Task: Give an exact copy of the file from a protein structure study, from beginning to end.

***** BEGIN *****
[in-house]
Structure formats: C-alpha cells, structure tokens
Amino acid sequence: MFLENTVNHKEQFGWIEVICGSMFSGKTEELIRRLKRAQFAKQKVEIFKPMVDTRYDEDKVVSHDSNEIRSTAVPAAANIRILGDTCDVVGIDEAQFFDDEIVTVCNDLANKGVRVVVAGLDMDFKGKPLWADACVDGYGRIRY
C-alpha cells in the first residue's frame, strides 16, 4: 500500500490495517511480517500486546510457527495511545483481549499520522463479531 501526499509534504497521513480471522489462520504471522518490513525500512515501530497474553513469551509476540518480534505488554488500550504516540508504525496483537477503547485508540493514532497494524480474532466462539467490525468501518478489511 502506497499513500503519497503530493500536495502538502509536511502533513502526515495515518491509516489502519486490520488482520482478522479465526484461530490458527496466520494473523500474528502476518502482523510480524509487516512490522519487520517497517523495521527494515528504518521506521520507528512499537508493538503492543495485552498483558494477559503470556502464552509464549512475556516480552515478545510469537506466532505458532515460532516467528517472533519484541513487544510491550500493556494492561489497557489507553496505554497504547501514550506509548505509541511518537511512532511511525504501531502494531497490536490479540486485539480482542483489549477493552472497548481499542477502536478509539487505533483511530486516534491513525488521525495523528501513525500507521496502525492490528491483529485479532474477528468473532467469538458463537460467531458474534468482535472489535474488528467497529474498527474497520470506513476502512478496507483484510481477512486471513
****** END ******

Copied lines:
[in-house]
Structure formats: C-alpha cells, structure tokens
Amino acid sequence: MFLENTVNHKEQFGWIEVICGSMFSGKTEELIRRLKRAQFAKQKVEIFKPMVDTRYDEDKVVSHDSNEIRSTAVPAAANIRILGDTCDVVGIDEAQFFDDEIVTVCNDLANKGVRVVVAGLDMDFKGKPLWADACVDGYGRIRY
C-alpha cells in the first residue's frame, strides 16, 4: 500500500490495517511480517500486546510457527495511545483481549499520522463479531 501526499509534504497521513480471522489462520504471522518490513525500512515501530497474553513469551509476540518480534505488554488500550504516540508504525496483537477503547485508540493514532497494524480474532466462539467490525468501518478489511 502506497499513500503519497503530493500536495502538502509536511502533513502526515495515518491509516489502519486490520488482520482478522479465526484461530490458527496466520494473523500474528502476518502482523510480524509487516512490522519487520517497517523495521527494515528504518521506521520507528512499537508493538503492543495485552498483558494477559503470556502464552509464549512475556516480552515478545510469537506466532505458532515460532516467528517472533519484541513487544510491550500493556494492561489497557489507553496505554497504547501514550506509548505509541511518537511512532511511525504501531502494531497490536490479540486485539480482542483489549477493552472497548481499542477502536478509539487505533483511530486516534491513525488521525495523528501513525500507521496502525492490528491483529485479532474477528468473532467469538458463537460467531458474534468482535472489535474488528467497529474498527474497520470506513476502512478496507483484510481477512486471513